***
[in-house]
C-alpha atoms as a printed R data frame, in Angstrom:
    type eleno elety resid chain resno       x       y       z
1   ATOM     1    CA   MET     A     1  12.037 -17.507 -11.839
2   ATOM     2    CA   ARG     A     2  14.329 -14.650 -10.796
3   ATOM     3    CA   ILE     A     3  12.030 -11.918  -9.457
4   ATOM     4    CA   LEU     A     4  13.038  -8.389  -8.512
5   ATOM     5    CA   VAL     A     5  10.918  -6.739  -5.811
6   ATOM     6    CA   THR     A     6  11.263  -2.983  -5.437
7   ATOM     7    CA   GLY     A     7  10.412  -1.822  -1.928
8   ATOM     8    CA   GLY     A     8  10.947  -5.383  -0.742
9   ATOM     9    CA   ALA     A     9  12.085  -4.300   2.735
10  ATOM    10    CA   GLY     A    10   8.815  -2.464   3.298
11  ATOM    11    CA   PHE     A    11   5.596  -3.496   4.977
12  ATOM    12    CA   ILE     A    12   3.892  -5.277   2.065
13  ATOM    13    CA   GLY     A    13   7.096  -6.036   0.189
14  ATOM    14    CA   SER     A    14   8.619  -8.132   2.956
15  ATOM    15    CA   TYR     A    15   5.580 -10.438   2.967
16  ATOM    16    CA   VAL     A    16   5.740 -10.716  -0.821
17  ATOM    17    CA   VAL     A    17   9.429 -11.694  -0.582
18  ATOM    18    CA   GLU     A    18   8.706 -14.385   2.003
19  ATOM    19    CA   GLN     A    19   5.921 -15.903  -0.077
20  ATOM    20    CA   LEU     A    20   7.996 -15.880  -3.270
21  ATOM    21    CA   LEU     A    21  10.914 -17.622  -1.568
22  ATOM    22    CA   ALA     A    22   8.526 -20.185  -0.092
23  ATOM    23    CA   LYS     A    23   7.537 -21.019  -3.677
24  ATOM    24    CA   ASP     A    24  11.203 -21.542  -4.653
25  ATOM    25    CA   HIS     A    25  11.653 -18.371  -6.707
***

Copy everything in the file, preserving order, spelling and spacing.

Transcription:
[in-house]
C-alpha atoms as a printed R data frame, in Angstrom:
    type eleno elety resid chain resno       x       y       z
1   ATOM     1    CA   MET     A     1  12.037 -17.507 -11.839
2   ATOM     2    CA   ARG     A     2  14.329 -14.650 -10.796
3   ATOM     3    CA   ILE     A     3  12.030 -11.918  -9.457
4   ATOM     4    CA   LEU     A     4  13.038  -8.389  -8.512
5   ATOM     5    CA   VAL     A     5  10.918  -6.739  -5.811
6   ATOM     6    CA   THR     A     6  11.263  -2.983  -5.437
7   ATOM     7    CA   GLY     A     7  10.412  -1.822  -1.928
8   ATOM     8    CA   GLY     A     8  10.947  -5.383  -0.742
9   ATOM     9    CA   ALA     A     9  12.085  -4.300   2.735
10  ATOM    10    CA   GLY     A    10   8.815  -2.464   3.298
11  ATOM    11    CA   PHE     A    11   5.596  -3.496   4.977
12  ATOM    12    CA   ILE     A    12   3.892  -5.277   2.065
13  ATOM    13    CA   GLY     A    13   7.096  -6.036   0.189
14  ATOM    14    CA   SER     A    14   8.619  -8.132   2.956
15  ATOM    15    CA   TYR     A    15   5.580 -10.438   2.967
16  ATOM    16    CA   VAL     A    16   5.740 -10.716  -0.821
17  ATOM    17    CA   VAL     A    17   9.429 -11.694  -0.582
18  ATOM    18    CA   GLU     A    18   8.706 -14.385   2.003
19  ATOM    19    CA   GLN     A    19   5.921 -15.903  -0.077
20  ATOM    20    CA   LEU     A    20   7.996 -15.880  -3.270
21  ATOM    21    CA   LEU     A    21  10.914 -17.622  -1.568
22  ATOM    22    CA   ALA     A    22   8.526 -20.185  -0.092
23  ATOM    23    CA   LYS     A    23   7.537 -21.019  -3.677
24  ATOM    24    CA   ASP     A    24  11.203 -21.542  -4.653
25  ATOM    25    CA   HIS     A    25  11.653 -18.371  -6.707